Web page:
“Inclusive trade” was the theme of last week’s annual WTO Public Forum in Geneva. The recently expanded Information Technology Agreement (ITA) represents a good example of an inclusive trade deal given the wide set of beneficiaries involved. The discussion served as a good reminder for the audience that the interests and benefits of free trade positively affect actors beyond the technology industry.
Signed late 2015, the ITA expansion agreement was the first tariff elimination deal struck at the World Trade Organization (WTO) in 18 years. Intel and the wider global tech industry consider the expansion agreement as a welcome development. The expansion marks a major step in promoting the global trade of Information & Communication Technology (ICT) goods. But the biggest beneficiaries of lower tariffs on high-tech products are everyday users, from students to small businesses, both in developing and developed countries. Access to cheaper ICT goods encourages the use of technology which are vital pillars in the creation of a knowledge economy. The innovative capacity of individuals increases across the board in a society with enhanced ICT skills whether it be teachers, students of all ages, or those who teach the teachers. In the long term, ITA empowers the formation of a global ICT supply chain as participating countries benefit both from cheaper imports of components and materials, as well as from exporting finalized products.
Intel took part in the WTO Public Forum working session ‘How ITA Expansion Benefits Consumers and SMEs: Spurring Innovation through Tariff Elimination’ and laid out the benefits of ITA. We chose Vietnam as a telling example of a developing country that has captured the attention of the ICT industry after joining ITA I. Vietnam is demonstrating solid growth and future potential, not in small part because of the business benefits brought about by ITA that helped trigger economic development. Intel’s decision to build a large assembly and testing facility in Vietnam is a good example of how a country can capture a part of the global ICT supply chain.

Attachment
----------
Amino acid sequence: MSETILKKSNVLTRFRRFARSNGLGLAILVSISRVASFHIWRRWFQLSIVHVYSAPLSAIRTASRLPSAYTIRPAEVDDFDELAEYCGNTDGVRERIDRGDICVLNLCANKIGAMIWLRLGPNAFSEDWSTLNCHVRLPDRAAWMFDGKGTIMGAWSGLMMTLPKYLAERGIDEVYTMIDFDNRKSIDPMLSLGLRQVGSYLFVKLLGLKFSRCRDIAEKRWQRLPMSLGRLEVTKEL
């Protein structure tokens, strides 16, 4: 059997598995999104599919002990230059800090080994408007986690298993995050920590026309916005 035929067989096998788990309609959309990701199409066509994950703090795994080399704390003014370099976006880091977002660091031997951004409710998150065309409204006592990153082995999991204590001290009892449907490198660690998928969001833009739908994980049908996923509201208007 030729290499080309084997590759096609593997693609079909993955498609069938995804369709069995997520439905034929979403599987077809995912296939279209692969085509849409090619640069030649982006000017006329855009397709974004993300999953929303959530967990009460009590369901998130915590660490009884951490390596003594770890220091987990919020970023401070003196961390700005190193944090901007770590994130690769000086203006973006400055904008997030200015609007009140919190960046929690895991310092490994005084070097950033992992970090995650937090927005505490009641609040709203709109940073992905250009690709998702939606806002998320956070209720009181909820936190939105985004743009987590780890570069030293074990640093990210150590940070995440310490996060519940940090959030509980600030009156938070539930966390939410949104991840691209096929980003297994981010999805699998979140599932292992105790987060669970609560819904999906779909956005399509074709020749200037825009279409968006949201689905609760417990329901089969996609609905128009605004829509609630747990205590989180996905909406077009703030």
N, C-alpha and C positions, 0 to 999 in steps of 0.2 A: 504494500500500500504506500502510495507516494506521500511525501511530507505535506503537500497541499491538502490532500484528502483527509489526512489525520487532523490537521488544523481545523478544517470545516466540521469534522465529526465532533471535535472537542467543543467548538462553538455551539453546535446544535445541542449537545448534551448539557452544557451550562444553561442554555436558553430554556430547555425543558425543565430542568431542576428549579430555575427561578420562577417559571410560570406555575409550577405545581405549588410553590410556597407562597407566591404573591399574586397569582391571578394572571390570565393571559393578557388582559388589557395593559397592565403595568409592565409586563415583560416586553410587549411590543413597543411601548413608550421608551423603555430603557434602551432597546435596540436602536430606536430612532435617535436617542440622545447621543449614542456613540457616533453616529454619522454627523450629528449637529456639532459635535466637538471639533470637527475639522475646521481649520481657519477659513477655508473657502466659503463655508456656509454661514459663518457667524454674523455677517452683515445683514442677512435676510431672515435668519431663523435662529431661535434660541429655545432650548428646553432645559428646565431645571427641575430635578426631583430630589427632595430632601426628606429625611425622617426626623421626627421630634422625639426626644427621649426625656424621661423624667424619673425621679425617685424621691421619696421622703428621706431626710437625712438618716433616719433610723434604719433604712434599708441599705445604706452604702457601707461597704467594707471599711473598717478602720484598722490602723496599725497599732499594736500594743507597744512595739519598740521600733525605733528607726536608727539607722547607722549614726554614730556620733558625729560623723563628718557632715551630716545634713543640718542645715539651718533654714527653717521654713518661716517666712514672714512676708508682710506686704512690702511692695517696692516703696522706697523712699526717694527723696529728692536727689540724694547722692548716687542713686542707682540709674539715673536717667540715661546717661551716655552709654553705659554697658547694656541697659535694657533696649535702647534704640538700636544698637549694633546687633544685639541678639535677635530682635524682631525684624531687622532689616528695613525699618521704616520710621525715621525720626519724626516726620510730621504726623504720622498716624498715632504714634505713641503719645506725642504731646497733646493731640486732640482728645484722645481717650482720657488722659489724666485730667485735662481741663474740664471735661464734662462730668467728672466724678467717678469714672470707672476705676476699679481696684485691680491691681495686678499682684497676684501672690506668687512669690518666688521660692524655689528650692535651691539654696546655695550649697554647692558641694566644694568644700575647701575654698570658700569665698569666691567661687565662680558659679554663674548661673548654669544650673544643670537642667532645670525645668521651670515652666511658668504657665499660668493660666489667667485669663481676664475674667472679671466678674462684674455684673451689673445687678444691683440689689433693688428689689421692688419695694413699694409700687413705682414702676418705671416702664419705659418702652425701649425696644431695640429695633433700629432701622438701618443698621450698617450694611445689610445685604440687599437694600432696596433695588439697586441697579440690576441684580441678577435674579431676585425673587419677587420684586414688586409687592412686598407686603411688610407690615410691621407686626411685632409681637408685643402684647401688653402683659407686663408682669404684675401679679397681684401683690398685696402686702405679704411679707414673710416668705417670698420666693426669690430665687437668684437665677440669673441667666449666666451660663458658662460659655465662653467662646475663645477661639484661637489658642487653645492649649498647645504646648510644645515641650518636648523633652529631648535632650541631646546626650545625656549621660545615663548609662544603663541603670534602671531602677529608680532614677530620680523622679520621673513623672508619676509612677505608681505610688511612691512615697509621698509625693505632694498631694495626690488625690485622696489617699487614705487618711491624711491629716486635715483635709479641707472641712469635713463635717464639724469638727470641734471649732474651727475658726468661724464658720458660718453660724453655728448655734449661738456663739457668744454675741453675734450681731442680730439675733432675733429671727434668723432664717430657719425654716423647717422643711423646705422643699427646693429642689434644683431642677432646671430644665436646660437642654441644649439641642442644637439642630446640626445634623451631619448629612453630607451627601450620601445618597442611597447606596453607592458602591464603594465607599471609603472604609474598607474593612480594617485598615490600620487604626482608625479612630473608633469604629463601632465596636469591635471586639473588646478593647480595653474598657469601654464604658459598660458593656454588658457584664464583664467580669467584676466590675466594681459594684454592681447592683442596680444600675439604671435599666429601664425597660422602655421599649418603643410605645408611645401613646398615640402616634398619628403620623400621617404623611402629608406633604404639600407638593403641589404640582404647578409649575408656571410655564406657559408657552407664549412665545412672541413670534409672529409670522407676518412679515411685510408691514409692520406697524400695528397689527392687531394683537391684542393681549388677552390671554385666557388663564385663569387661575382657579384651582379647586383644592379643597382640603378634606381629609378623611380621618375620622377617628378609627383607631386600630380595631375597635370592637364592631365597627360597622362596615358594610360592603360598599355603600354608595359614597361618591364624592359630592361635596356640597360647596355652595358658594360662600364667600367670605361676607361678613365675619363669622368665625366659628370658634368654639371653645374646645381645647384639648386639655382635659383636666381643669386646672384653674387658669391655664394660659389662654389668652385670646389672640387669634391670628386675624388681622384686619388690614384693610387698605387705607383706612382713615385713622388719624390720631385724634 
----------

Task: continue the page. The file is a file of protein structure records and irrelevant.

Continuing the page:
Intel has made it clear that this is about much more than manufacturing facilities. Supporting the wider knowledge economy in Vietnam, Intel works in collaboration with governments and educators to advance education and enable today’s youth to develop skills for lifelong success. We not only invest in people who help produce or supply our products, but we also invest in all future ICT users in the country.
But the job is not done – it is vital for developing countries like Vietnam to be serious about advancing their knowledge economies and sign up for the ITA expansion Agreement as a means for driving innovation and wider commerce on an international scale. The expansion Agreement contains the latest innovative products and is subject to a regular review ensuring it reflects the latest and future technological developments. It is encouraging to see that several developing countries are expressing interest in joining ITA expansion and we hope more will follow.